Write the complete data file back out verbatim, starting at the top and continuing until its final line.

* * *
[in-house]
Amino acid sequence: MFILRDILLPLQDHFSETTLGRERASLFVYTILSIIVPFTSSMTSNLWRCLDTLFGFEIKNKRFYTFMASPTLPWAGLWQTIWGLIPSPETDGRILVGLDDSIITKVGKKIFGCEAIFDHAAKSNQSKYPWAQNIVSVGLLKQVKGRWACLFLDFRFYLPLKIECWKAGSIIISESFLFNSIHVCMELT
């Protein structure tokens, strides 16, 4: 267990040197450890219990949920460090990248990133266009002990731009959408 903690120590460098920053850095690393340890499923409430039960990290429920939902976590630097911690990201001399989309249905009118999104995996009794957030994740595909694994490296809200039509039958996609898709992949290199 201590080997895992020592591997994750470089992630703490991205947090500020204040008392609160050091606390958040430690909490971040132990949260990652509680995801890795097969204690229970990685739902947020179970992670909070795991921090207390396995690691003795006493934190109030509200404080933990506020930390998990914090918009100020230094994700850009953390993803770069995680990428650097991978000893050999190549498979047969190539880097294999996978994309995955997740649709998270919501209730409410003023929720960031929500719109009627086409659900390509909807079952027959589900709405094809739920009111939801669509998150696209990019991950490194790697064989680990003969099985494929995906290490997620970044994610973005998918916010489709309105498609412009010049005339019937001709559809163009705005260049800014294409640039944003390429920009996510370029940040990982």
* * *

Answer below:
[in-house]
Amino acid sequence: MFILRDILLPLQDHFSETTLGRERASLFVYTILSIIVPFTSSMTSNLWRCLDTLFGFEIKNKRFYTFMASPTLPWAGLWQTIWGLIPSPETDGRILVGLDDSIITKVGKKIFGCEAIFDHAAKSNQSKYPWAQNIVSVGLLKQVKGRWACLFLDFRFYLPLKIECWKAGSIIISESFLFNSIHVCMELT
């Protein structure tokens, strides 16, 4: 267990040197450890219990949920460090990248990133266009002990731009959408 903690120590460098920053850095690393340890499923409430039960990290429920939902976590630097911690990201001399989309249905009118999104995996009794957030994740595909694994490296809200039509039958996609898709992949290199 201590080997895992020592591997994750470089992630703490991205947090500020204040008392609160050091606390958040430690909490971040132990949260990652509680995801890795097969204690229970990685739902947020179970992670909070795991921090207390396995690691003795006493934190109030509200404080933990506020930390998990914090918009100020230094994700850009953390993803770069995680990428650097991978000893050999190549498979047969190539880097294999996978994309995955997740649709998270919501209730409410003023929720960031929500719109009627086409659900390509909807079952027959589900709405094809739920009111939801669509998150696209990019991950490194790697064989680990003969099985494929995906290490997620970044994610973005998918916010489709309105498609412009010049005339019937001709559809163009705005260049800014294409640039944003390429920009996510370029940040990982």